I just think we talk about intuition and gut like it’s two different things. I’ve learned very quickly it’s the same thing; there’s just a physical and a metaphysical part.

      Liked by 1 person

  10. Reading about your reflux cough is very close to home, Katherin. My cough crops up occasionally and I consider myself to have gotten over it. But with pandemic weight gain and stress eating, it pokes through. What is really annoying is that it “grabs me” when I sing. I never know when my voice might crack, due to that tiny cough. This is actually becoming a big problem for me. But with Covid, I’m hesitant to reach out to my doctor, when it seems like a minor thing that I could address with diet.
    I am very eager to read about what has worked for you. I’ve had success when I’m on a healthy track. But unfortunately, that isn’t something I’ve been able to continuously maintain.
    I’m always learning about the commitment required to have better health. The benefits are wonderful, but it is hard to always be motivated.
    Once again, this is a great series and I’m so glad you’re writing about it.

    Liked by 2 people

    1. Riiiight! Every time I think I’ve gotten a handle on it, then I laugh or go to present information, and I feel that little tickle in the back of my throat, and I’m like, oh no, no, not now lol

      I honestly think the only thing a traditional doctor is going to do is prescribe medicine, but of course, if you feel the need to go, I wouldn’t want to discourage that.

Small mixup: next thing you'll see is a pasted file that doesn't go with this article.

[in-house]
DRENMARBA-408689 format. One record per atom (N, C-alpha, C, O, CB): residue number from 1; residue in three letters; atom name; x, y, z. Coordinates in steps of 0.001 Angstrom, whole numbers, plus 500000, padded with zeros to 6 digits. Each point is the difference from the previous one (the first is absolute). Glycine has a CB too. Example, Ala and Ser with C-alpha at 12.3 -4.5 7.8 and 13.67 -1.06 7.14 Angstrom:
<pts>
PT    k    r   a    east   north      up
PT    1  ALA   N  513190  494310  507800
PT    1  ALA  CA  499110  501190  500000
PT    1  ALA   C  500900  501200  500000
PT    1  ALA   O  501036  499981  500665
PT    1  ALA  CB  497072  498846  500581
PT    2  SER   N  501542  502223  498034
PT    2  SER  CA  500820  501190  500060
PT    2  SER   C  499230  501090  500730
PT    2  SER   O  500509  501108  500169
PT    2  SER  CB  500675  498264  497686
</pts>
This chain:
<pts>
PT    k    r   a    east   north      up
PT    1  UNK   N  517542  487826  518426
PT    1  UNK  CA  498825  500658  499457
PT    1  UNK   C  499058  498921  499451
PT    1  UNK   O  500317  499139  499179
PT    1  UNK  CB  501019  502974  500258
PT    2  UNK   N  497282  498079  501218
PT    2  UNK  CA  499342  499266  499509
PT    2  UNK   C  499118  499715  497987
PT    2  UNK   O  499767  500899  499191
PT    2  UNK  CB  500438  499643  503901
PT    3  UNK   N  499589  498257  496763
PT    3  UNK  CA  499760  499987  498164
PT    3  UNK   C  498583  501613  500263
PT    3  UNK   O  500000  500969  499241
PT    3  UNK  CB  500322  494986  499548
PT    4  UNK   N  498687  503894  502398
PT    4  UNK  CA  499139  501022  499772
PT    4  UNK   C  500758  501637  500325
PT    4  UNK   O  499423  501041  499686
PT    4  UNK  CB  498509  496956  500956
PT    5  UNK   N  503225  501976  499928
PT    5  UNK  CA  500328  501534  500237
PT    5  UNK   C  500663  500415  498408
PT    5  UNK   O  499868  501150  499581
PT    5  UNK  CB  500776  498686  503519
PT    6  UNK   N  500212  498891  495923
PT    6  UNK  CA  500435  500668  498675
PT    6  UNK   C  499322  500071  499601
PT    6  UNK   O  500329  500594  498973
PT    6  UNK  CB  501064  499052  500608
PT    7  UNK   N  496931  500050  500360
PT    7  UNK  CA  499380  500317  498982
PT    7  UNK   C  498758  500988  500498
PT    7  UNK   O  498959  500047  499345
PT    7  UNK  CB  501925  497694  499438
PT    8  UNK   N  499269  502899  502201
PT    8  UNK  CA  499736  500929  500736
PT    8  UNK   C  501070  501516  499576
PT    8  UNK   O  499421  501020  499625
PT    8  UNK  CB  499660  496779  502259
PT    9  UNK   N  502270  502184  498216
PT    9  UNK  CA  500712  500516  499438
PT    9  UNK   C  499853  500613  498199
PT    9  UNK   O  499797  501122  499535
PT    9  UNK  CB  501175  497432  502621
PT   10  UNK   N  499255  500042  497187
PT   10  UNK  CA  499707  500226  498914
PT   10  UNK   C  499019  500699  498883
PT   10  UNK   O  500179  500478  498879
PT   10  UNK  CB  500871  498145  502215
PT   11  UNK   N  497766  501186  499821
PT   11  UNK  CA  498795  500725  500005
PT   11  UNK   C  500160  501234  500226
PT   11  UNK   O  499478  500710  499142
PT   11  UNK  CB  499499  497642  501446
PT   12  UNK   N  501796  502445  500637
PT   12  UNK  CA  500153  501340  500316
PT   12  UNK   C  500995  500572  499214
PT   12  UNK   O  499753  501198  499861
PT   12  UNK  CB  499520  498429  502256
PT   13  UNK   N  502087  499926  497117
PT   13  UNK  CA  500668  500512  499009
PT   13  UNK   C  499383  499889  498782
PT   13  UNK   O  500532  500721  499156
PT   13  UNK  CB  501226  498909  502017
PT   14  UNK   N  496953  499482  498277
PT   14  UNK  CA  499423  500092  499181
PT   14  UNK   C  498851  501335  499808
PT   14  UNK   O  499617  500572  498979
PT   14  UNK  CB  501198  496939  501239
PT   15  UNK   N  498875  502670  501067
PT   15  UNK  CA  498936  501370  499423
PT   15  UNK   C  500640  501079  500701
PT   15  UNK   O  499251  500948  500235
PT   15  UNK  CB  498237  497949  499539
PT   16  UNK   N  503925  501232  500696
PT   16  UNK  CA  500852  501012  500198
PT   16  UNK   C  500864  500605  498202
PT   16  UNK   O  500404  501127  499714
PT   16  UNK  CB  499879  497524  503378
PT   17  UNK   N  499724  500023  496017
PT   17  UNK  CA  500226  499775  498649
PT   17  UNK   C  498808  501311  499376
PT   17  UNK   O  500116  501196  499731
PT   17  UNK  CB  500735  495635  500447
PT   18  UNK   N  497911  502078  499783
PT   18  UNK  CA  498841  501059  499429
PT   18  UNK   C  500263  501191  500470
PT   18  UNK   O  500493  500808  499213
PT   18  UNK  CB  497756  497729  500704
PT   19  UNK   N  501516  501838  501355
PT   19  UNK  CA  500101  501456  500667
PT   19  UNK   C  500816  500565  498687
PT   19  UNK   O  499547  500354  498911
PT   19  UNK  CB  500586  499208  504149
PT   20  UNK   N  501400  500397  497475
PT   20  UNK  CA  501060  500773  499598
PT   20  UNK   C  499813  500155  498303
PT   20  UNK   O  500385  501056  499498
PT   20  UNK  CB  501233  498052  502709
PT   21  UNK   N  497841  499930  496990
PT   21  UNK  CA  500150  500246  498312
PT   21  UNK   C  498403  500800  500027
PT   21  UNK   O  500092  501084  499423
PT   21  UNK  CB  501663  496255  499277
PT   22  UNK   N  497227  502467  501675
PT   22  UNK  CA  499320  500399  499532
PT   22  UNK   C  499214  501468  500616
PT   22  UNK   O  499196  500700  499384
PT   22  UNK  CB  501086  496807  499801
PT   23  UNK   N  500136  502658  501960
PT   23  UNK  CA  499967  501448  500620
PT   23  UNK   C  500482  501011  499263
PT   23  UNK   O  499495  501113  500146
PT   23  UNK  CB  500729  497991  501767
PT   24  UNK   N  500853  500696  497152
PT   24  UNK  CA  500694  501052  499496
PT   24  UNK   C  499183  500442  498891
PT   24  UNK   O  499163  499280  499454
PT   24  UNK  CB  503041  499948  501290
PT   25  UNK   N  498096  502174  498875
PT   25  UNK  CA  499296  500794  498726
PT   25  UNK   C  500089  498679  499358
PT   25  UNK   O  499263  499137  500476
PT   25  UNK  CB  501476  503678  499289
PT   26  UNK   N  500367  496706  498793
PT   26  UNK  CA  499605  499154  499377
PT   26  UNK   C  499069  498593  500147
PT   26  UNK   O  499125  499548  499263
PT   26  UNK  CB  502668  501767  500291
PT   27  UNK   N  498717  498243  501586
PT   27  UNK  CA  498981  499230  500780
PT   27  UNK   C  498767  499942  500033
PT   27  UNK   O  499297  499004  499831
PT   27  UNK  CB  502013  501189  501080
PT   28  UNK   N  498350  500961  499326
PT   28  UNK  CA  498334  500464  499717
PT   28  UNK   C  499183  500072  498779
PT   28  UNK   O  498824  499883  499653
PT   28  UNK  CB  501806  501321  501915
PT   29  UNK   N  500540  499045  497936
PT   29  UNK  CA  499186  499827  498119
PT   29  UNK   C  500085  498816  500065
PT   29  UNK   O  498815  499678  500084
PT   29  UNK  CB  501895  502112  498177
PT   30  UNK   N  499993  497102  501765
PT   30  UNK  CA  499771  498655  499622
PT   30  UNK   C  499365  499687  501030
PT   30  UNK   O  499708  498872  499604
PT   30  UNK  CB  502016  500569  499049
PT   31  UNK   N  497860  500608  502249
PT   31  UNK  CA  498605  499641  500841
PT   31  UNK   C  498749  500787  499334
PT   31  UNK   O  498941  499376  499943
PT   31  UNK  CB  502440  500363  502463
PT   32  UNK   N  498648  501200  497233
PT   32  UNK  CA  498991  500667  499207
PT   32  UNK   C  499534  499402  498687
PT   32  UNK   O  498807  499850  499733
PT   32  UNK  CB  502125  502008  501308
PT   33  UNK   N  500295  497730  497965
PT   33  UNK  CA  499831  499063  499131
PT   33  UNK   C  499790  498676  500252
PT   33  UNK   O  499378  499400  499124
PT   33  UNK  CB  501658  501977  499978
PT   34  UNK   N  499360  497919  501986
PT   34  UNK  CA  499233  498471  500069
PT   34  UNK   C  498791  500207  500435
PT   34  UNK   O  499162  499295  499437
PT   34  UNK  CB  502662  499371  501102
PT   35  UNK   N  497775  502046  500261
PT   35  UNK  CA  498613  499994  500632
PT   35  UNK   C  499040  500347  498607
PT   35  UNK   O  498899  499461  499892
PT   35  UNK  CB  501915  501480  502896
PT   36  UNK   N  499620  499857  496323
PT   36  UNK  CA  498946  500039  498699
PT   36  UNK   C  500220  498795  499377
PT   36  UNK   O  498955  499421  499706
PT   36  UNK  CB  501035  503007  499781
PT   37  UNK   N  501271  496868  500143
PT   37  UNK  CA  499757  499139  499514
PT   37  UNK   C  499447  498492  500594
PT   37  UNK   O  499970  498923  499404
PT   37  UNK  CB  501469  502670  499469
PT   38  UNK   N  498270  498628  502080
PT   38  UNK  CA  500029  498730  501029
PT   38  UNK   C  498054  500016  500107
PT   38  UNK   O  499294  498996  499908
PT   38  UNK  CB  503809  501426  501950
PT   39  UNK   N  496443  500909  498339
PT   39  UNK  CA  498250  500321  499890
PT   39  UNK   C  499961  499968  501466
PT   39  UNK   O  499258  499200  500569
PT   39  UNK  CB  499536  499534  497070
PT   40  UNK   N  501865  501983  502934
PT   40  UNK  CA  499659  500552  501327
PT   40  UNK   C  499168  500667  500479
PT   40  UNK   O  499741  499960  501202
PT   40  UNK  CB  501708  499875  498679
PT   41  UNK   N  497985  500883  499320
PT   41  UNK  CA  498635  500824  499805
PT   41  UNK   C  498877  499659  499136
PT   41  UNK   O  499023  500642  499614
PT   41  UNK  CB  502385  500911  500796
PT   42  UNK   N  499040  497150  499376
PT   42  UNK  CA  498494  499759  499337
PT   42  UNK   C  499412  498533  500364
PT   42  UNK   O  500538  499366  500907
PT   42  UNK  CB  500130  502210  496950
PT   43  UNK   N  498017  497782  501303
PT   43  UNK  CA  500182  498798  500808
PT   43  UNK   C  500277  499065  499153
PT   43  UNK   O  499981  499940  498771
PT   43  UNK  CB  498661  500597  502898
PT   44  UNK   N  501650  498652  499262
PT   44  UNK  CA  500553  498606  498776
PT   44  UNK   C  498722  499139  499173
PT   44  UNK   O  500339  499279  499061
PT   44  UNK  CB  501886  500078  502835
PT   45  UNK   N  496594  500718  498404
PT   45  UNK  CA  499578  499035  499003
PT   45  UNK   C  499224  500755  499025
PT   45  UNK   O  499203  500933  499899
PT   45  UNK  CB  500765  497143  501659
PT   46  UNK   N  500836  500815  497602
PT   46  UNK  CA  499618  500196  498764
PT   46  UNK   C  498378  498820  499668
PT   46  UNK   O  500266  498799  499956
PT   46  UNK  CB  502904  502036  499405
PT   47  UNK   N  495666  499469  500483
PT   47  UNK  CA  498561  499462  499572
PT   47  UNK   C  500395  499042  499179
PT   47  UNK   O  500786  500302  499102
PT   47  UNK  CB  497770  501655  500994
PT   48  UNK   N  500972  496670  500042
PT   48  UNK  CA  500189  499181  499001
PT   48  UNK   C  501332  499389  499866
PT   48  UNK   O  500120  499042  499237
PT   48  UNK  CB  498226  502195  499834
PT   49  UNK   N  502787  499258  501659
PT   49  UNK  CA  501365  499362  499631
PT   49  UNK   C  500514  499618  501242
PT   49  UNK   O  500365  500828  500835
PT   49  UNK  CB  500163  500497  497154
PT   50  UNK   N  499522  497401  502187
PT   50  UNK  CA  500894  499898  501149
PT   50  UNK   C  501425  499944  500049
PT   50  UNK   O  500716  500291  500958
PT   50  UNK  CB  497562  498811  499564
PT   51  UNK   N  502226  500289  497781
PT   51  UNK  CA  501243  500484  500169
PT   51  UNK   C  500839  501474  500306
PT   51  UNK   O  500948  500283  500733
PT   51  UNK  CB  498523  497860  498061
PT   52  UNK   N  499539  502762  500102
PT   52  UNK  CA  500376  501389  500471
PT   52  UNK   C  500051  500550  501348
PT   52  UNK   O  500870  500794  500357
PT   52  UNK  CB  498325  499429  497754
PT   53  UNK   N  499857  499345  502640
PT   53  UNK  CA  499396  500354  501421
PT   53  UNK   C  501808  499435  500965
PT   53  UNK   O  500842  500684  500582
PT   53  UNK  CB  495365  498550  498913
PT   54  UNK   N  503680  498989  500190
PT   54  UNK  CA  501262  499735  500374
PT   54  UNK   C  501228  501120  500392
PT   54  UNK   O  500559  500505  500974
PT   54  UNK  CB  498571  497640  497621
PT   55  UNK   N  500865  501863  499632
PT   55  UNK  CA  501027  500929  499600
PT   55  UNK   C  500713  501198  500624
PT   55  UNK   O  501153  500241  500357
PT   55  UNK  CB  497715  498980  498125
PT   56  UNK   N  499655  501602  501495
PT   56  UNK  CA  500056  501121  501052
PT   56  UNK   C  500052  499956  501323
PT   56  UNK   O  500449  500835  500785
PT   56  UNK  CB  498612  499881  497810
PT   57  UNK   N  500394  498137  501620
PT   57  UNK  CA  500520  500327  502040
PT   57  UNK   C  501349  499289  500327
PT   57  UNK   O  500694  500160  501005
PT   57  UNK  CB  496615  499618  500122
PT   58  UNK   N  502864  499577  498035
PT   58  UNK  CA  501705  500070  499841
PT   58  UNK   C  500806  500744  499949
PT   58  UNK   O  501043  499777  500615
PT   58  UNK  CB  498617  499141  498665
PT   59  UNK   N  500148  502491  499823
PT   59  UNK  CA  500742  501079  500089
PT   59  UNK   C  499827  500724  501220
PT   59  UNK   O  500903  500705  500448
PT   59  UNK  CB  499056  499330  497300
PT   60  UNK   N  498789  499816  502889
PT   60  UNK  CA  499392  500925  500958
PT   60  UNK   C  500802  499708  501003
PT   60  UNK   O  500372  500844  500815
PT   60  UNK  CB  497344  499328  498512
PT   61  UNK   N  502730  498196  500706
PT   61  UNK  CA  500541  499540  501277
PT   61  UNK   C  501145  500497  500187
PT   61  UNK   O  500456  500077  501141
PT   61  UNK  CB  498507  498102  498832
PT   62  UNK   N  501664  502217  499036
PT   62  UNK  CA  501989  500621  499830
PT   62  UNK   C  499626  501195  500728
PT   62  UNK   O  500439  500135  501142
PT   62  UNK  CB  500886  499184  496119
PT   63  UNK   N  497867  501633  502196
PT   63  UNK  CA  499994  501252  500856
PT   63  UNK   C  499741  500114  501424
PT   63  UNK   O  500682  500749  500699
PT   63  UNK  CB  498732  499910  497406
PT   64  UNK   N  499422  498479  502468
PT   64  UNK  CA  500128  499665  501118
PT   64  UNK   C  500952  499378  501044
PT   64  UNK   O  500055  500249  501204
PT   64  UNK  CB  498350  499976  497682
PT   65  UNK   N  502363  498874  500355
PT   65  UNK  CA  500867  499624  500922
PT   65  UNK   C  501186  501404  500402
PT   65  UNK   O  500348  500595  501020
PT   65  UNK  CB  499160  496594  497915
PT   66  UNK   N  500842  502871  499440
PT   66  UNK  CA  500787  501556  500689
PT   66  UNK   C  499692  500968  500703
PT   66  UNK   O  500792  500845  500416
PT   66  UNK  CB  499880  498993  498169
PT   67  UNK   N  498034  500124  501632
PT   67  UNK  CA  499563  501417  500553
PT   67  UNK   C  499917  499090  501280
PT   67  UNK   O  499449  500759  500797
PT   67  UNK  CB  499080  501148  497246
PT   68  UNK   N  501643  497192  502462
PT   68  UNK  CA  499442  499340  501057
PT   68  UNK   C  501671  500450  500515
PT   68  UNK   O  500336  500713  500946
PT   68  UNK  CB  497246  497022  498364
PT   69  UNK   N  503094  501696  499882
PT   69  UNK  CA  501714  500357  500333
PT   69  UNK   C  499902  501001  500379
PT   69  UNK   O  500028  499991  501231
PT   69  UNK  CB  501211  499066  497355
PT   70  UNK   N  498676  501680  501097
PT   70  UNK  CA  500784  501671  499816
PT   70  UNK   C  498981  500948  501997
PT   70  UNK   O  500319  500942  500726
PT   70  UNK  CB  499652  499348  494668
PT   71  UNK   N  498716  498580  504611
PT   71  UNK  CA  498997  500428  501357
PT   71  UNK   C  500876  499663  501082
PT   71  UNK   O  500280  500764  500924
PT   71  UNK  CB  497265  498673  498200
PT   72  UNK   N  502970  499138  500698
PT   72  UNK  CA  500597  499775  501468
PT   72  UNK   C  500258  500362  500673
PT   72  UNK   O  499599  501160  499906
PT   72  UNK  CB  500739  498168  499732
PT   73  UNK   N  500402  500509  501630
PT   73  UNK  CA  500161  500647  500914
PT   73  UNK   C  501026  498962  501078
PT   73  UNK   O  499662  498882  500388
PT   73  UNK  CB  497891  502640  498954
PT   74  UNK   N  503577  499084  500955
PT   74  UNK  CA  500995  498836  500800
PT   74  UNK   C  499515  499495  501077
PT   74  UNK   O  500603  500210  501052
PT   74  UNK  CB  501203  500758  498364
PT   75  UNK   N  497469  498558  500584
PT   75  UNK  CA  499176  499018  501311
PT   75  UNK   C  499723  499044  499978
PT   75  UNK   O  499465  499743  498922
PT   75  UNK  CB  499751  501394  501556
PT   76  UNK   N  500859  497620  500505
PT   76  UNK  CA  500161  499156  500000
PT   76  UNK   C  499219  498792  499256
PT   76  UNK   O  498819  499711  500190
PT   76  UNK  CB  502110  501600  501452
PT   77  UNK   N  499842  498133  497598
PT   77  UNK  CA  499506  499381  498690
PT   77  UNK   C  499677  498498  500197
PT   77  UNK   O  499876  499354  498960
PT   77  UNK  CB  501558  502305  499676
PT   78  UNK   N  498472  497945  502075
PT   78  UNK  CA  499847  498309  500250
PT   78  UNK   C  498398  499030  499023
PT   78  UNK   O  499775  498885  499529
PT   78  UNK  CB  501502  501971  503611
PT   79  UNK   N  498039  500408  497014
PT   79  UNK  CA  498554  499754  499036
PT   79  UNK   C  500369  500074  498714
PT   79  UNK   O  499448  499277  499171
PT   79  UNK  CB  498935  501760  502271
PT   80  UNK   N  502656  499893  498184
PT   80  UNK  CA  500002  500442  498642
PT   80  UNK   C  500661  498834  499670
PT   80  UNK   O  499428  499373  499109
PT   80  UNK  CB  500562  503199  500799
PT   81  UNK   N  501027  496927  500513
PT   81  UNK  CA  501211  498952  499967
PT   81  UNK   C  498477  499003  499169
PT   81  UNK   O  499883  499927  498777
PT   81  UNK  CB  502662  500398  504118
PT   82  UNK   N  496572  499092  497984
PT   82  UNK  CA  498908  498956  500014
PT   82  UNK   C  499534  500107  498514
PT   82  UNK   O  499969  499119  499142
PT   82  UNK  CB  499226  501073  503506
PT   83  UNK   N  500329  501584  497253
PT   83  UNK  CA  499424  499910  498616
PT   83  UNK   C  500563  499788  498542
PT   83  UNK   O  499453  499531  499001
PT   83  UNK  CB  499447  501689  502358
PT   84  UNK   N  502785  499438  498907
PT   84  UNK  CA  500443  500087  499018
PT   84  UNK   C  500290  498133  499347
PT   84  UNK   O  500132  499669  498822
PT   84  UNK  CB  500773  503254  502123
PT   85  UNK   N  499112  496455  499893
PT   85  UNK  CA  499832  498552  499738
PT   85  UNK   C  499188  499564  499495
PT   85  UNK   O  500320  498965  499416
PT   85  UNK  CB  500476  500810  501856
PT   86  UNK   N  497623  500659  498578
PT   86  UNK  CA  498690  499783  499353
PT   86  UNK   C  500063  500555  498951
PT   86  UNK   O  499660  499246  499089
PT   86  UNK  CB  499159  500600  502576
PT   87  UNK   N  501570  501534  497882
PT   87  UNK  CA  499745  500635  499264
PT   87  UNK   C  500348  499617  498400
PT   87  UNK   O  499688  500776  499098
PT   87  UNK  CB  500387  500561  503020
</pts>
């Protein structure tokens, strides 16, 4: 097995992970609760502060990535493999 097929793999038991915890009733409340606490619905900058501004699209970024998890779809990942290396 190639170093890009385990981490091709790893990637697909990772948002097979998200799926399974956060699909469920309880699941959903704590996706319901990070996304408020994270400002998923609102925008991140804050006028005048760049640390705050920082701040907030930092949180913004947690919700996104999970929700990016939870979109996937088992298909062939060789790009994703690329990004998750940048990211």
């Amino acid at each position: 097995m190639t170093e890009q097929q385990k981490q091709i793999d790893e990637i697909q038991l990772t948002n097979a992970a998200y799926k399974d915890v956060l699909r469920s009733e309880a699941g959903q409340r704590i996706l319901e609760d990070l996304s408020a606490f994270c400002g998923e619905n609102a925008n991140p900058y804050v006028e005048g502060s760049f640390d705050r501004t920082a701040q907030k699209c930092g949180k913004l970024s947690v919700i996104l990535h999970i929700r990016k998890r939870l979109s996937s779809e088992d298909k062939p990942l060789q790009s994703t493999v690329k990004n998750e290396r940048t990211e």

For me, about half of it is diet. I’ve learned (after doing the elimination diet) that I have a slight wheat sensitivity, so I’ve started using almond flour and stuff like that where I can (i.e., waffles, tortillas, cookies).

      I’ve lost about 21 pounds, but not on purpose. Long story short, I found out I have a B12 deficiency, and a specific multivitamin has helped with that.

      Thank you for reading and commenting. I appreciate knowing I’m not alone in this craziness 😉

      Liked by 1 person

      1. Wow, Katherin, I’ve heard about that B12 deficiency. That’s serious! I’m glad you have treated it. Many years ago, a good friend’s mother was hospitalized with concerning symptoms and I clearly remember that it was this same deficiency.
        You are definitely not alone and I realize exactly what you are saying about the Western vs. Eastern medicine. Losing weight is probably the best thing I could do. I go up and down and it’s a familiar struggle. I do have Pepsid, which I take very sparingly when I need it.
        May we both have a break from that insidious tickle!
        I’ll look forward to your next post of this series.

        Liked by 2 people